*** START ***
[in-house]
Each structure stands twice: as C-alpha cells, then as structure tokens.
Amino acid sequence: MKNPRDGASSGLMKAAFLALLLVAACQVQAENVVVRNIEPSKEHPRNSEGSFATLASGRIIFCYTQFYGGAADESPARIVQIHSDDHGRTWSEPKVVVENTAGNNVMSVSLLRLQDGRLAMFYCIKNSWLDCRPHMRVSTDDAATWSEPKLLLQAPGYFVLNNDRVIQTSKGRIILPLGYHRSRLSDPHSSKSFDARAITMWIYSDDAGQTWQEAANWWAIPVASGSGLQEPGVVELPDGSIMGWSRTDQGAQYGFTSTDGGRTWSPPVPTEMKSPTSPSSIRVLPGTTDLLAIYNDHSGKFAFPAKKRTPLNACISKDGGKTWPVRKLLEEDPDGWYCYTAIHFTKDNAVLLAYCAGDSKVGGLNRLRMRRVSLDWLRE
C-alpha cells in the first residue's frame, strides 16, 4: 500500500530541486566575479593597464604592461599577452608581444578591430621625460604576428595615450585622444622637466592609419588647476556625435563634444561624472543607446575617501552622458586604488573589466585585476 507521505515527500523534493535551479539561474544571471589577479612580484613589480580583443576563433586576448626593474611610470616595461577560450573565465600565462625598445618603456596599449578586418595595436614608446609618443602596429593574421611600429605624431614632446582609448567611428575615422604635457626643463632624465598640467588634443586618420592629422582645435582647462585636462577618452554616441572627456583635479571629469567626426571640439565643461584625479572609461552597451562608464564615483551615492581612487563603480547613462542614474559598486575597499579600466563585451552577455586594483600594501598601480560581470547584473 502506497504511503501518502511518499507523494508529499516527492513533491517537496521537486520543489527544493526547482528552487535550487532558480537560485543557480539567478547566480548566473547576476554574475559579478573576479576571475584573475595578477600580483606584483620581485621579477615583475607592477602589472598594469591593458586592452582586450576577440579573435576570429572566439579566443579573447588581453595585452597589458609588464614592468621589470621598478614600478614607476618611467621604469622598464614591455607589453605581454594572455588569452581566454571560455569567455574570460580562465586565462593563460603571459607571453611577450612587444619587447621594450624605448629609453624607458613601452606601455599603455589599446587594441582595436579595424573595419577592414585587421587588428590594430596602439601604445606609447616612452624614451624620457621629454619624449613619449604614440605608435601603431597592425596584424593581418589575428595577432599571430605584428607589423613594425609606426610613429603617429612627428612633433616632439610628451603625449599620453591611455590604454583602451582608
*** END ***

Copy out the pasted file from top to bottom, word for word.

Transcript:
[in-house]
Each structure stands twice: as C-alpha cells, then as structure tokens.
Amino acid sequence: MKNPRDGASSGLMKAAFLALLLVAACQVQAENVVVRNIEPSKEHPRNSEGSFATLASGRIIFCYTQFYGGAADESPARIVQIHSDDHGRTWSEPKVVVENTAGNNVMSVSLLRLQDGRLAMFYCIKNSWLDCRPHMRVSTDDAATWSEPKLLLQAPGYFVLNNDRVIQTSKGRIILPLGYHRSRLSDPHSSKSFDARAITMWIYSDDAGQTWQEAANWWAIPVASGSGLQEPGVVELPDGSIMGWSRTDQGAQYGFTSTDGGRTWSPPVPTEMKSPTSPSSIRVLPGTTDLLAIYNDHSGKFAFPAKKRTPLNACISKDGGKTWPVRKLLEEDPDGWYCYTAIHFTKDNAVLLAYCAGDSKVGGLNRLRMRRVSLDWLRE
C-alpha cells in the first residue's frame, strides 16, 4: 500500500530541486566575479593597464604592461599577452608581444578591430621625460604576428595615450585622444622637466592609419588647476556625435563634444561624472543607446575617501552622458586604488573589466585585476 507521505515527500523534493535551479539561474544571471589577479612580484613589480580583443576563433586576448626593474611610470616595461577560450573565465600565462625598445618603456596599449578586418595595436614608446609618443602596429593574421611600429605624431614632446582609448567611428575615422604635457626643463632624465598640467588634443586618420592629422582645435582647462585636462577618452554616441572627456583635479571629469567626426571640439565643461584625479572609461552597451562608464564615483551615492581612487563603480547613462542614474559598486575597499579600466563585451552577455586594483600594501598601480560581470547584473 502506497504511503501518502511518499507523494508529499516527492513533491517537496521537486520543489527544493526547482528552487535550487532558480537560485543557480539567478547566480548566473547576476554574475559579478573576479576571475584573475595578477600580483606584483620581485621579477615583475607592477602589472598594469591593458586592452582586450576577440579573435576570429572566439579566443579573447588581453595585452597589458609588464614592468621589470621598478614600478614607476618611467621604469622598464614591455607589453605581454594572455588569452581566454571560455569567455574570460580562465586565462593563460603571459607571453611577450612587444619587447621594450624605448629609453624607458613601452606601455599603455589599446587594441582595436579595424573595419577592414585587421587588428590594430596602439601604445606609447616612452624614451624620457621629454619624449613619449604614440605608435601603431597592425596584424593581418589575428595577432599571430605584428607589423613594425609606426610613429603617429612627428612633433616632439610628451603625449599620453591611455590604454583602451582608